Recent CFIUS legislation has had significant effects on the range of transactions and investments that are potentially subject to regulatory review. Advance planning and deal structuring is critical to limit the risk that CFIUS becomes an obstacle to getting the deal done. Understanding the investor or acquirer’s risk profile in terms of source of funds, home country of investor, industry of the target are all important considerations at the early stages of deal structuring. Whether certain structures or industries may trigger a mandatory versus a voluntary CFIUS review is also a key component of the deal process.
The CFIUS process itself requires close strategic consideration in getting to deal certainty. Navigating the review process can be a daunting task, and it appears that CFIUS is moving quickly and proactively to stop risky deals from closing. Although CFIUS is largely a voluntary process, recent mandatory filing requirements have modified the criteria that triggers a mandatory filing. Should companies be concerned about CFIUS stepping up their investigations into non-notified transactions, or deals that were closed without a filing? What types of transactions are subject to a mandatory review? What sectors will be impacted under the new TID (technology, infrastructure, and data) rules?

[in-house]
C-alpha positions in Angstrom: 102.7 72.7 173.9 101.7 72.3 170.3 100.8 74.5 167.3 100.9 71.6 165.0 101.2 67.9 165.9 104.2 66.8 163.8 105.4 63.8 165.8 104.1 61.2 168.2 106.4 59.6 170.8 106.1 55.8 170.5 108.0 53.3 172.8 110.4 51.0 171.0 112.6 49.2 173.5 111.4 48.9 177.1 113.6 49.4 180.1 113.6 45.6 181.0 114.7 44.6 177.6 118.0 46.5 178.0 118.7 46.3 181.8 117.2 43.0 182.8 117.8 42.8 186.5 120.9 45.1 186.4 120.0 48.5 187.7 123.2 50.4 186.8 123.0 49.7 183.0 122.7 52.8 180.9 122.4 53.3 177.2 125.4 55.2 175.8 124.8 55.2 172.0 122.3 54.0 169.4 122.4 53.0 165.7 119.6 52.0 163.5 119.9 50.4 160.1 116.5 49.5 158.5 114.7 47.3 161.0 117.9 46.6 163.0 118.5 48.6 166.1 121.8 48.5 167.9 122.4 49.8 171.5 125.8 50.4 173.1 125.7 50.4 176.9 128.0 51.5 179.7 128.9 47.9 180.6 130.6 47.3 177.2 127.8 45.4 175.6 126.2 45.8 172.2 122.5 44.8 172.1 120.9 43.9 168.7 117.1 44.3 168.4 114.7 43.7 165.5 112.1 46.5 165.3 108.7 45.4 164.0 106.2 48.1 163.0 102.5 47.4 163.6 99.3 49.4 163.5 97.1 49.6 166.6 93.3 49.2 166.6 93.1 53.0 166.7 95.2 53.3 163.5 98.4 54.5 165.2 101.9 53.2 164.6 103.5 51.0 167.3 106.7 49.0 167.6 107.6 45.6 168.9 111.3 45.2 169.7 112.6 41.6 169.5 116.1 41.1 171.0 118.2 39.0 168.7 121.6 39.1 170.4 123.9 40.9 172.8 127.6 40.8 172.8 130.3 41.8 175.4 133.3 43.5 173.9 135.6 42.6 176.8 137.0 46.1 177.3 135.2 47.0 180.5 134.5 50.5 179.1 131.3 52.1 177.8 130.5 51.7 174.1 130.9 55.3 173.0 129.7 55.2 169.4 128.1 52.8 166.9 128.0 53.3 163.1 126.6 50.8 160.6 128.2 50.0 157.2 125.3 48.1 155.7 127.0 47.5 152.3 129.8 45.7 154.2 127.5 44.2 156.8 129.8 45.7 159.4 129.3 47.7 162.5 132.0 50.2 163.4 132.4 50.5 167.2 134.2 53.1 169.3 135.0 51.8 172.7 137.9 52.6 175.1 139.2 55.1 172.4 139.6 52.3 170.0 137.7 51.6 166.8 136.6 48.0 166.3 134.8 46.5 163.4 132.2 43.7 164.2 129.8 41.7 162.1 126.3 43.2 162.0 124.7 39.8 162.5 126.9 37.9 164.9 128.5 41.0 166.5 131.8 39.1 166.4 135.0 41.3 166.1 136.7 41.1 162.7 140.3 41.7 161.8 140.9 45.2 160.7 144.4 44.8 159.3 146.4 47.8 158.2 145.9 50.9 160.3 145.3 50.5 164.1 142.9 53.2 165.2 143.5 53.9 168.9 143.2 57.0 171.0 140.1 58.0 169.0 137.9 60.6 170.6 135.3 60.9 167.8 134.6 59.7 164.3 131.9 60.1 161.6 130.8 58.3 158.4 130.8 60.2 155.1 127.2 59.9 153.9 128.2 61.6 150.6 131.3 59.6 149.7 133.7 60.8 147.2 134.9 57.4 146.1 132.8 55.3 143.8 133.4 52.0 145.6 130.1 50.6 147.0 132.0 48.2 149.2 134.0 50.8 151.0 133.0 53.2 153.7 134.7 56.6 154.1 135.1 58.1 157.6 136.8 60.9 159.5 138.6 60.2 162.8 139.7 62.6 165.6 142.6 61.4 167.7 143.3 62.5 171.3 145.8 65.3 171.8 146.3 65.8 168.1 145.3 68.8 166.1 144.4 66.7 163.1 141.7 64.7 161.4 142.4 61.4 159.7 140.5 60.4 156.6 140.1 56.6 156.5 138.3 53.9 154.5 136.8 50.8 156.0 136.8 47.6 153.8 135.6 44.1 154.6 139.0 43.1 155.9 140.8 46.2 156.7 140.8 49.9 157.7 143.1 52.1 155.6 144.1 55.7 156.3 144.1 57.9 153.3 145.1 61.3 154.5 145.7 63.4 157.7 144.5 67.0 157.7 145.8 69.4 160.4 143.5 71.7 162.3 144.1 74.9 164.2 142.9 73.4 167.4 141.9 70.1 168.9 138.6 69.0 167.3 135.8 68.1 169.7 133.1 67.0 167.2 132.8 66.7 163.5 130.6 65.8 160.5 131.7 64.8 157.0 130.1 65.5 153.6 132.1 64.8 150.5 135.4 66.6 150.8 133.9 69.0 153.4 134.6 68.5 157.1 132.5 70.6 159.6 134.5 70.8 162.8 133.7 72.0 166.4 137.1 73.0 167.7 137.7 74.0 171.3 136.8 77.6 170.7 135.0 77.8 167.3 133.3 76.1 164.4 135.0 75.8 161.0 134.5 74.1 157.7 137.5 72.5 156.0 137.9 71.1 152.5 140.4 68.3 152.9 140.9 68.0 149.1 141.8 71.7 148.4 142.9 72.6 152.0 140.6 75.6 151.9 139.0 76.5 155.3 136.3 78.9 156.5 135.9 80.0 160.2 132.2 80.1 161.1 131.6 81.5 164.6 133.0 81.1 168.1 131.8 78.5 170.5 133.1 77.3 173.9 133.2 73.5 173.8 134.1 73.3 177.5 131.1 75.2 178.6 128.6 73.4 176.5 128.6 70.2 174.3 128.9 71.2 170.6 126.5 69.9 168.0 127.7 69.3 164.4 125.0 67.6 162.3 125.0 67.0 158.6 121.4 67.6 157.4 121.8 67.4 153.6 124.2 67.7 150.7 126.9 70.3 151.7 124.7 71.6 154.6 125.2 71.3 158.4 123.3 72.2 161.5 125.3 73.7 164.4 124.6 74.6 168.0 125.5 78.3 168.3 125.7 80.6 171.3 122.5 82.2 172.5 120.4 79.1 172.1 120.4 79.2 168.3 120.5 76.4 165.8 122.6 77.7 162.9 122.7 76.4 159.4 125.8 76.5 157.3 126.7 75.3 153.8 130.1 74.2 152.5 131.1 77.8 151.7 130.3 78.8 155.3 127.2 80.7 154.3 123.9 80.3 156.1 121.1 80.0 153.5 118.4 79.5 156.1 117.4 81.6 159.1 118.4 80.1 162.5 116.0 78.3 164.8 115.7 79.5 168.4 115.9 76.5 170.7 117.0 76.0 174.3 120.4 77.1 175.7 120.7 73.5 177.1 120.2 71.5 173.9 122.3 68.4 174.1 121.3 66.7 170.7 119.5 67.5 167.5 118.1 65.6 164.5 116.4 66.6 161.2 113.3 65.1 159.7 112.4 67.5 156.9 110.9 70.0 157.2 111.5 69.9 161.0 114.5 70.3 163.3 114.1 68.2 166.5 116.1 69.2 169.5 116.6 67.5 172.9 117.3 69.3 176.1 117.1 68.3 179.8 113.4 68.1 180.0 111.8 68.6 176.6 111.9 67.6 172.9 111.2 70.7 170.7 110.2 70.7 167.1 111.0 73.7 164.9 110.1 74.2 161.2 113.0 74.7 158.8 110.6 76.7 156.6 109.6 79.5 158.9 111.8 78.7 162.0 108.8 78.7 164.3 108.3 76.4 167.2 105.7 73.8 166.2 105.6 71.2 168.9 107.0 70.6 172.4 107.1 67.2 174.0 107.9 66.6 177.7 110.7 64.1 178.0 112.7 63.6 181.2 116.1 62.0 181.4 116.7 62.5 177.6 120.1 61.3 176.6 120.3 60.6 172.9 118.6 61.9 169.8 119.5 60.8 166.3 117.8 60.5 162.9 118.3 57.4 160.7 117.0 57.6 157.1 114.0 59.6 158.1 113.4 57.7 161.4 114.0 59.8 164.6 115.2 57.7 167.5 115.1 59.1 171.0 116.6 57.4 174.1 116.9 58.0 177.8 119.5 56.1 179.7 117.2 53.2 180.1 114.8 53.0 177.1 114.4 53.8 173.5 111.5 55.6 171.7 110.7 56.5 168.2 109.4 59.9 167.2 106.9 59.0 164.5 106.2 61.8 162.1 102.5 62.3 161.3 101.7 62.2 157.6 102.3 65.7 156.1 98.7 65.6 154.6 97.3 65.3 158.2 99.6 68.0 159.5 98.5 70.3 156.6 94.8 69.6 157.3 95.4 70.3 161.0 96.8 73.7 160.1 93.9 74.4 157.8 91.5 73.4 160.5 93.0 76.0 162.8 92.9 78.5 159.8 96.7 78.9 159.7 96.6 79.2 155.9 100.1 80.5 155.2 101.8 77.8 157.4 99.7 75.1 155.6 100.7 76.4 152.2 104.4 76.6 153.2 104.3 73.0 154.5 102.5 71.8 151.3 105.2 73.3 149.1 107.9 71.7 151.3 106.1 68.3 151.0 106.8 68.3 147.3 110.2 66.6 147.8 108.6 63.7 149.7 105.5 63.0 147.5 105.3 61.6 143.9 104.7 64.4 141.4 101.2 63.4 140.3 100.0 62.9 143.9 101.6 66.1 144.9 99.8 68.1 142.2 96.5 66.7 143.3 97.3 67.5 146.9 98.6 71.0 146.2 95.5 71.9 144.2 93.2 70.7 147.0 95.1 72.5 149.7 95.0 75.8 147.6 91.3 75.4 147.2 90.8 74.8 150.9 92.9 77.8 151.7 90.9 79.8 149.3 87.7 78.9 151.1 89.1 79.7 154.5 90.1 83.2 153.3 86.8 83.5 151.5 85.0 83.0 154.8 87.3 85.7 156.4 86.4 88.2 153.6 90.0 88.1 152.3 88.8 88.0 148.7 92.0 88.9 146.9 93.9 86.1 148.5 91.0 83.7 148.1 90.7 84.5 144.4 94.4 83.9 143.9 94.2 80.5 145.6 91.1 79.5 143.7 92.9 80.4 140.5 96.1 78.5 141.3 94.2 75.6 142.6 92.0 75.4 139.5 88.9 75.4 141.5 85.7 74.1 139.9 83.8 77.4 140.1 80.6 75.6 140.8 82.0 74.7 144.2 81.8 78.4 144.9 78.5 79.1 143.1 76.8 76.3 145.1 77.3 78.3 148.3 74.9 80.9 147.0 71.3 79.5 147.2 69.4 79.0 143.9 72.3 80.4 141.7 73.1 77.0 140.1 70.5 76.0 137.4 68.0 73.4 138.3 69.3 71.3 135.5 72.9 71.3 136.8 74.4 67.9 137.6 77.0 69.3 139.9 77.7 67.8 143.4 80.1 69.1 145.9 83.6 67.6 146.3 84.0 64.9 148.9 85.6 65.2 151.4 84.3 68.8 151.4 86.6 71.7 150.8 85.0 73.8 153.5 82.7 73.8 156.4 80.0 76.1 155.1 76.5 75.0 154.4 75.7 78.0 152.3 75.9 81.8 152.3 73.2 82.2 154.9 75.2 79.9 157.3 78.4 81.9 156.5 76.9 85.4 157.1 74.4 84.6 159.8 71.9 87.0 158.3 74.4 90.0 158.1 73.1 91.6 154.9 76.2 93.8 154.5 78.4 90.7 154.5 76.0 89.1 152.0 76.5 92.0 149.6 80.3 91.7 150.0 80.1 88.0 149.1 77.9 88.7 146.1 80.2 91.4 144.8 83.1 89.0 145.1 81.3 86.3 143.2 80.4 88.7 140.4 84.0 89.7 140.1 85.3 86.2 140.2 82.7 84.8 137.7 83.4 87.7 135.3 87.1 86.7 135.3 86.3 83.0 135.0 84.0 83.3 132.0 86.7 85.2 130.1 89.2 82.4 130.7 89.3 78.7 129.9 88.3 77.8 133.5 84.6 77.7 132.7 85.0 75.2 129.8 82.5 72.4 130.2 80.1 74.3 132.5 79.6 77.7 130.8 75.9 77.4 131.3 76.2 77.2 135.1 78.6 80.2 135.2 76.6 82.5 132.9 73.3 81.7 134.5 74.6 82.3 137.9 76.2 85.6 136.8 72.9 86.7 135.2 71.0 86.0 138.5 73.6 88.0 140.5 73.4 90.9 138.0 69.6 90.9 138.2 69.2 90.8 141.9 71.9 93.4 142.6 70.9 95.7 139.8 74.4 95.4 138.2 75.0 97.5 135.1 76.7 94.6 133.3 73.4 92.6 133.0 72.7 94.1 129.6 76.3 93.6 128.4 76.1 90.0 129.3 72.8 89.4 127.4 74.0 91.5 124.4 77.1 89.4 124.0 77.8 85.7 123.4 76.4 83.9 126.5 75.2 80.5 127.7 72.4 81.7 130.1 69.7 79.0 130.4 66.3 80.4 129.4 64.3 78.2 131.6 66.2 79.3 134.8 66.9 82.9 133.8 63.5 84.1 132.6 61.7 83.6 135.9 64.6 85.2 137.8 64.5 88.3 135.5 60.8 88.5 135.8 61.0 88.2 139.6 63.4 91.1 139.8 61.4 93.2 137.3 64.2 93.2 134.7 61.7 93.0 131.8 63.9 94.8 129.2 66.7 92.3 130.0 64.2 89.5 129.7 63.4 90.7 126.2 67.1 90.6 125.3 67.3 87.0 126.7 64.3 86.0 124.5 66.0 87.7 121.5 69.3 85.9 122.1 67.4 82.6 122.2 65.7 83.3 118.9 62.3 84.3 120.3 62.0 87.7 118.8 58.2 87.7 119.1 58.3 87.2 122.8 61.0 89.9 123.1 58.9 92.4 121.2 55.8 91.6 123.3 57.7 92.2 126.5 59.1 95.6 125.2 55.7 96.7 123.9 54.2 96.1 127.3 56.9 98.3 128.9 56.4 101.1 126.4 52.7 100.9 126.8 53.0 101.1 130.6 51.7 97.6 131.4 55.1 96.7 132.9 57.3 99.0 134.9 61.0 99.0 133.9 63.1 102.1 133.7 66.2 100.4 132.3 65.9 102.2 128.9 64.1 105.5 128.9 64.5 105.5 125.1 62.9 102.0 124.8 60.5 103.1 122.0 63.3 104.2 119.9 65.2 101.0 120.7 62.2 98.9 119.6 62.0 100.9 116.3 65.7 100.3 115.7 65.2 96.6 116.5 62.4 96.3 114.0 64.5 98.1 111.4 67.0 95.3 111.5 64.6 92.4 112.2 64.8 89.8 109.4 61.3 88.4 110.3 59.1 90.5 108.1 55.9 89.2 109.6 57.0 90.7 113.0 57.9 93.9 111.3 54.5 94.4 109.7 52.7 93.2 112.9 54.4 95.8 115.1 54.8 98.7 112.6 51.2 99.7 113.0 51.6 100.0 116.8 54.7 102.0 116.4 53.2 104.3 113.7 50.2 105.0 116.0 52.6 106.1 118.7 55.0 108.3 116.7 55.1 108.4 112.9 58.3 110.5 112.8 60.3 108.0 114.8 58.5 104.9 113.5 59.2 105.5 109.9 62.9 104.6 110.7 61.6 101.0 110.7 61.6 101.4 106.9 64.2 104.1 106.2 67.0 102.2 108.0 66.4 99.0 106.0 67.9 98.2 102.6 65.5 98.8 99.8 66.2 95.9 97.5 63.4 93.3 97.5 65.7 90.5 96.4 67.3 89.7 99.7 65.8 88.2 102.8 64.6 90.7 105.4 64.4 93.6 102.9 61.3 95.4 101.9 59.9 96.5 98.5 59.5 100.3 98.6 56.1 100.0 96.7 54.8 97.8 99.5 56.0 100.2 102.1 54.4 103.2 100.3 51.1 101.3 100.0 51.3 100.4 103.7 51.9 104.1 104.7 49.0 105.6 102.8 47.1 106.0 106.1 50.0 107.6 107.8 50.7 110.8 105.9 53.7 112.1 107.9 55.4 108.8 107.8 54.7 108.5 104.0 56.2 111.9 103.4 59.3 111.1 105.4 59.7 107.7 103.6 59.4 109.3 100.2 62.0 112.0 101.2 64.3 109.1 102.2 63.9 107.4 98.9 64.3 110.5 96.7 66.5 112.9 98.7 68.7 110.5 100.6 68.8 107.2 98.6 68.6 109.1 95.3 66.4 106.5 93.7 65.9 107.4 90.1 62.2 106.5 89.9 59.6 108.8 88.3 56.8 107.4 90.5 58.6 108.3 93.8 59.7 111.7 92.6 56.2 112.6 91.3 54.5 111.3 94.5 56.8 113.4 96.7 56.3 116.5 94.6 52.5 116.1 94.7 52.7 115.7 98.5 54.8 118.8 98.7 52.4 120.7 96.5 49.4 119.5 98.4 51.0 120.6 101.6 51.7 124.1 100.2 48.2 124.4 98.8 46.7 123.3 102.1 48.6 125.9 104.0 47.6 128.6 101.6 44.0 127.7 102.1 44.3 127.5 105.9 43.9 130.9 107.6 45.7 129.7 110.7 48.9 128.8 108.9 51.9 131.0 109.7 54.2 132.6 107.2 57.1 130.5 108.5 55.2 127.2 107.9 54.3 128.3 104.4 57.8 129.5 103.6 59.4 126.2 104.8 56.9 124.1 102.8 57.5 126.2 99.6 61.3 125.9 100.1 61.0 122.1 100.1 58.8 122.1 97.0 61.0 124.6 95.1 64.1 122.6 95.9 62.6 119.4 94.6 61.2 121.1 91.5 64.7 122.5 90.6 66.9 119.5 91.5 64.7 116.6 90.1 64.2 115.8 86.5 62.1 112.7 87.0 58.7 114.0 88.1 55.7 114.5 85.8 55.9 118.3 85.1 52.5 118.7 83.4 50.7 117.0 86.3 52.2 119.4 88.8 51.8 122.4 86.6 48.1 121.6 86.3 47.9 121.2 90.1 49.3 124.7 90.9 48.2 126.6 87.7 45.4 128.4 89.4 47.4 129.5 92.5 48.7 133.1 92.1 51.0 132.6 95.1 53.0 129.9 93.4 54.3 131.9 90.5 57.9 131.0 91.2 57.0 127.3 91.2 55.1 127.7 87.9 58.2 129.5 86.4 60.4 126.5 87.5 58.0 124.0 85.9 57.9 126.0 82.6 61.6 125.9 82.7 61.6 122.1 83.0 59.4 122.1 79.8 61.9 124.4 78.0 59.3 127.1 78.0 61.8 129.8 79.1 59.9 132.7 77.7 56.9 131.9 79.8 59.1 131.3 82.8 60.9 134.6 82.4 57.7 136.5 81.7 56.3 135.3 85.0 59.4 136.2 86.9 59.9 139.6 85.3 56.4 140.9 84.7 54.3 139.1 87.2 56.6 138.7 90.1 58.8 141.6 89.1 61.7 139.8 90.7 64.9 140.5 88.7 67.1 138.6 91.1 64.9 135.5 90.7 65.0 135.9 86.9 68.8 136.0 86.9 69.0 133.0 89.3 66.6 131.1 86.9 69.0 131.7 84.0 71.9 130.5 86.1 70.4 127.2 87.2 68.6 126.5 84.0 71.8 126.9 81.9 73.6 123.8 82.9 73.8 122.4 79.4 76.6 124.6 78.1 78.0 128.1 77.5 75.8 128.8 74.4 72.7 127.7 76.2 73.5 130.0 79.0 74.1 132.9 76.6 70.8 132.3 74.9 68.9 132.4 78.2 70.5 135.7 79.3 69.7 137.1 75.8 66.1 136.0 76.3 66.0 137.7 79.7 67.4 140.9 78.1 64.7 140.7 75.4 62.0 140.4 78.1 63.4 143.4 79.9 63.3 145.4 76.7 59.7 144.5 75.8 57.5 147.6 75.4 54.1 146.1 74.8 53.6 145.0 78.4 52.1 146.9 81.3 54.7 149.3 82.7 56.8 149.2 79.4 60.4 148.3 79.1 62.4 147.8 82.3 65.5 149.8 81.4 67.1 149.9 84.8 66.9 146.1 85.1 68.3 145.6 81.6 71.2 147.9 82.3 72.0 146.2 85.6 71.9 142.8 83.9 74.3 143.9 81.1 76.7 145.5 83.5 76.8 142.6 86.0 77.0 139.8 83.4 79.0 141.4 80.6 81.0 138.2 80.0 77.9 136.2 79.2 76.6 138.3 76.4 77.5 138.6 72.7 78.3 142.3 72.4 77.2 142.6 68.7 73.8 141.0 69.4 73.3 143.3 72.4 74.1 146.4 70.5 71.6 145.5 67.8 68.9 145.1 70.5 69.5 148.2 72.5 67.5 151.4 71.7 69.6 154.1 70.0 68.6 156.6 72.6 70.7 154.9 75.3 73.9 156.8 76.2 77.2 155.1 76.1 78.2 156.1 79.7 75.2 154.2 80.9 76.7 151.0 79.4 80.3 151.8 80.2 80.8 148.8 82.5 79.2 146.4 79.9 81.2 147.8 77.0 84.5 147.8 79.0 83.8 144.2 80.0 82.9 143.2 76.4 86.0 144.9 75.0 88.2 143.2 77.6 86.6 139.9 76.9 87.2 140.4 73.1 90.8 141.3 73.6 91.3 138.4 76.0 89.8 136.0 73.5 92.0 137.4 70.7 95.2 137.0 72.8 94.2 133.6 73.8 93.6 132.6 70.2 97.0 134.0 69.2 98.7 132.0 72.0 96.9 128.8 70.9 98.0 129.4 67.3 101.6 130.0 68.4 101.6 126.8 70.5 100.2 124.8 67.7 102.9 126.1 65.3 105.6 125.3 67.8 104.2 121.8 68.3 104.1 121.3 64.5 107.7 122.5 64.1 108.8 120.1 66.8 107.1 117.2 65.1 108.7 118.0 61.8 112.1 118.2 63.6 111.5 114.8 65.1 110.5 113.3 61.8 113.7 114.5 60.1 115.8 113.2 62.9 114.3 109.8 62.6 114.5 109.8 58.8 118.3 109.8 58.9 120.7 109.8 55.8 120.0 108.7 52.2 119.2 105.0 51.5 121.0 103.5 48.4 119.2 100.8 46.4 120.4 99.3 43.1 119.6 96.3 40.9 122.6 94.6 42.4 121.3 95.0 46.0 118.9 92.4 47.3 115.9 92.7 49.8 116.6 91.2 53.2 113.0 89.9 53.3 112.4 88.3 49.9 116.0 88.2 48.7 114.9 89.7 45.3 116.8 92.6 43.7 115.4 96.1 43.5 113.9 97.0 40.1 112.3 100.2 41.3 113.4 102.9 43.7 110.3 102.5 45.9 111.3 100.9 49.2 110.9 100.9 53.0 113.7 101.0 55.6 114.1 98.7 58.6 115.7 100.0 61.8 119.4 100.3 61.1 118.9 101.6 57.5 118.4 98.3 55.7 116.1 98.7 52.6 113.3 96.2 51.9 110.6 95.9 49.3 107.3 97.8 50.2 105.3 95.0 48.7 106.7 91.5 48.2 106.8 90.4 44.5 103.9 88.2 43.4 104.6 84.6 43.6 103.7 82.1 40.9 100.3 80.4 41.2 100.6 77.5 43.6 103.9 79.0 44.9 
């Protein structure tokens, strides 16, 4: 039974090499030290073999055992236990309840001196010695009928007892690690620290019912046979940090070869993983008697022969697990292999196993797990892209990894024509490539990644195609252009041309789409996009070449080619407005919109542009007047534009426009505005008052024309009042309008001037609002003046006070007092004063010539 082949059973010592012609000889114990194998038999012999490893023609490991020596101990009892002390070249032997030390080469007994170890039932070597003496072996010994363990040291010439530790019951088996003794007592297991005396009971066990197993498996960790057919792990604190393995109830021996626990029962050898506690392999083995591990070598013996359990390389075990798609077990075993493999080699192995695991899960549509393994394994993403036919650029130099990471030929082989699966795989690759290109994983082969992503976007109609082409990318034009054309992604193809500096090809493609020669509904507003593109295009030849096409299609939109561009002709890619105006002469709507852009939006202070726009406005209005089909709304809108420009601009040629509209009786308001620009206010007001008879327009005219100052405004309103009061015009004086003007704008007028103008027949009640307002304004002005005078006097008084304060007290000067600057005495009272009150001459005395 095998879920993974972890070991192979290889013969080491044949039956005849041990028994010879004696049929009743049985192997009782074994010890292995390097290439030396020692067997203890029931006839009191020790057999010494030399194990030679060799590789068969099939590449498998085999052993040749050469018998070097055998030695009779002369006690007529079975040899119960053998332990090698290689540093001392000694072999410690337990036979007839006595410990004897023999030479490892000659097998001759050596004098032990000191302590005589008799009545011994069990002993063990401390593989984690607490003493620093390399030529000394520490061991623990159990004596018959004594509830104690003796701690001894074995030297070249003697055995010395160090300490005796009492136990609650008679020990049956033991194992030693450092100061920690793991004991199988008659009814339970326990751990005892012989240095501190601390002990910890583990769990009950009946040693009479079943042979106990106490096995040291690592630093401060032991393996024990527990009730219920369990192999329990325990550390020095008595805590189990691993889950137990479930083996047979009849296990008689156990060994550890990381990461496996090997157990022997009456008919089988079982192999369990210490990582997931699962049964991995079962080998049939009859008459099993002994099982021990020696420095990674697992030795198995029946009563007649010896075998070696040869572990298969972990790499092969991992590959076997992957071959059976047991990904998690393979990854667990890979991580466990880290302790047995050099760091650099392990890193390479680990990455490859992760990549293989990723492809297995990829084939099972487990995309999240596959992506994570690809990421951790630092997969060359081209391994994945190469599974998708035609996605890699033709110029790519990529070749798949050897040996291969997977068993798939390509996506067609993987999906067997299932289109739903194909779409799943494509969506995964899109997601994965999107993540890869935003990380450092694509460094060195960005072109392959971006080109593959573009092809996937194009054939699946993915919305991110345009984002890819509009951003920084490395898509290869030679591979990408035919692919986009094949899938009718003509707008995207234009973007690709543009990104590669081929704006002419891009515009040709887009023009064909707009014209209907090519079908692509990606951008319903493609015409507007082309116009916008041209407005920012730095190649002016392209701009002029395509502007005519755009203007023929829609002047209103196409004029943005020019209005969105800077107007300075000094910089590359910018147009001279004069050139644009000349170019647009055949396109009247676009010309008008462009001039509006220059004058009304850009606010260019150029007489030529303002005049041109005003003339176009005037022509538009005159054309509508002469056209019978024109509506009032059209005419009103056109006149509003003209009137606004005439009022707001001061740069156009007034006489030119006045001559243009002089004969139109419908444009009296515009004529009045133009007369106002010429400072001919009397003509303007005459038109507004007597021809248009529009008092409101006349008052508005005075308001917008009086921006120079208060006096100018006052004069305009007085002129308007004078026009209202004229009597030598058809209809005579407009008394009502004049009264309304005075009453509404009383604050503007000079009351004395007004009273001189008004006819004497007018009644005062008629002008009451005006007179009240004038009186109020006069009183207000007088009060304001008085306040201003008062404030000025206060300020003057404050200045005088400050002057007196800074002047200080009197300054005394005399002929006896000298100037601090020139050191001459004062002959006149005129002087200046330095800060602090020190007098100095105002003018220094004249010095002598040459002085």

Also, Presidential administration changes have historically brought uncertainty to the M&A market. How will the Biden administration’s approach shift the United States’ openness to foreign direct investment? What countries will attract more scrutiny? What key risk areas will dealmakers need to be aware of when evaluating investment structures and the timing needed to close a deal?
Nancy Fischer leads the law firm’s Public Practices and Public Policy teams and is recognized as an authority on international trade law.
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